It’s all well and good having a bunch of ideas floating around in your head, but getting the little buggers to flow out of there into a form that others can witness is a right pain.
I’m not sure if I have a novel’s worth of thoughts stuck in my grey matter, or just a bunch of scenes that might somehow clag together to form a cohesive story. Or a series of stories. It’s just hard to put stuff together in a cohesive form so that I can get them on paper.
Thoughts and ideas for more adult tales are mixed up with ones definitely more suitable for the younger audience. Which brings with it other problems… like the fact that any decent book for under-10’s needs pictures, and I can’t draw for toffee (or any other sugar-based snack). But, then I’ve seen kids’ books with really bad drawings in them that the author has done anyway and they’re quite charming. Or do I try to find a friend who doesn’t mind wasting their time slapping some paint down in exchange for getting a co-author / artist credit?
I’ve always thought that arrangement a little unfair as the author, generally, has the ideas but the time taken to write a 30-page children’s story must be far less than that taken to draw / paint the accompanying illustrations. However, the person with the word processor generally seems to win out in terms of both fame and financial recompense.
I’d like to say “back to the drawing board” but, as detailed above, that’s probably somewhat inaccurate.
Why orange? Well, I’ve got a nice mug of hot orange juice on my desk. Other teachers have tea, I have dilute juice. Less caffeine, more sugar. That’s got to be good, right?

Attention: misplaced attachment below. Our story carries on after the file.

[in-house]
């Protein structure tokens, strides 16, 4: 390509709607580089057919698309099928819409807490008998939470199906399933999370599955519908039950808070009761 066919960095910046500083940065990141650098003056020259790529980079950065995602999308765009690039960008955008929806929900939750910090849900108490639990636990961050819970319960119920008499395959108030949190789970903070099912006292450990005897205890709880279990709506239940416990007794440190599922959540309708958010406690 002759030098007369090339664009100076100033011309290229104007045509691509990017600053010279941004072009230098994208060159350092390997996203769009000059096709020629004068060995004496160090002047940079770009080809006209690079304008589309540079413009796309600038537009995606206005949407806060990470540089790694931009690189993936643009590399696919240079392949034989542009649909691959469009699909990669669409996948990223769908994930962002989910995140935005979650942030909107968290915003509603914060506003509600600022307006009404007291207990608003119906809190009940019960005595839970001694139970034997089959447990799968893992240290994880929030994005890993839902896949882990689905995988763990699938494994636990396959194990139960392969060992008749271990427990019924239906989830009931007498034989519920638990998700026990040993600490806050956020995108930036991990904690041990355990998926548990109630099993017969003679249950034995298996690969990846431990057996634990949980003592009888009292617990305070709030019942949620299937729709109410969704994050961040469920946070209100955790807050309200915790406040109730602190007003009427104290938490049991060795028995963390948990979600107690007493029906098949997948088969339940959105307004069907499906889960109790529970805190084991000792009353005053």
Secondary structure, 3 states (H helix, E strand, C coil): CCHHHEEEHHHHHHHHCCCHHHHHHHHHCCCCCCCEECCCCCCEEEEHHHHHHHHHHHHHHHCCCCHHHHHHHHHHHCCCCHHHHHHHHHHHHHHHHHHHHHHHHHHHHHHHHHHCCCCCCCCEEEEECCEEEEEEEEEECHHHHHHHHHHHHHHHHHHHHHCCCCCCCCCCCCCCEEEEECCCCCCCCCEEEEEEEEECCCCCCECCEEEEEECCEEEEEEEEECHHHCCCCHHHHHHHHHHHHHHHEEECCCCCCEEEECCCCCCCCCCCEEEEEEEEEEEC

The interesting thing with oranges is that old argument about which came first – the name of the colour or the name of the fruit. Well, from what I’ve read it depends on what language you speak. As far as English is concerned, we didn’t have a word for orange until the fruit was introduced – along with its descriptive name. This is why we claim to have a bird known as a “robin red breast” when the vast majority of our avian friends have a more obviously orange tint to their chests.
Simply, there wasn’t a word to describe their colour so we went for the closest – red. If we had a more agreeable climate for the growth of these little spherical bundles of Vitamin C, how things could have been different.
I really like oranges, but I don’t eat them too often. Partly as fruit’s so damn expensive, and partly as I’m too lazy to peel them. It’s much easier just to shovel grapes into your mouth, or bite into an apple. Oranges need preparation. And, failing, that, too much tidying afterwards.
The simplest way to eat them is to slice one into quarters and just gnaw the flesh out. End result is juice all over the place, bits of fruit stuck between your teeth and – possible – crunching on pips you didn’t spot earlier.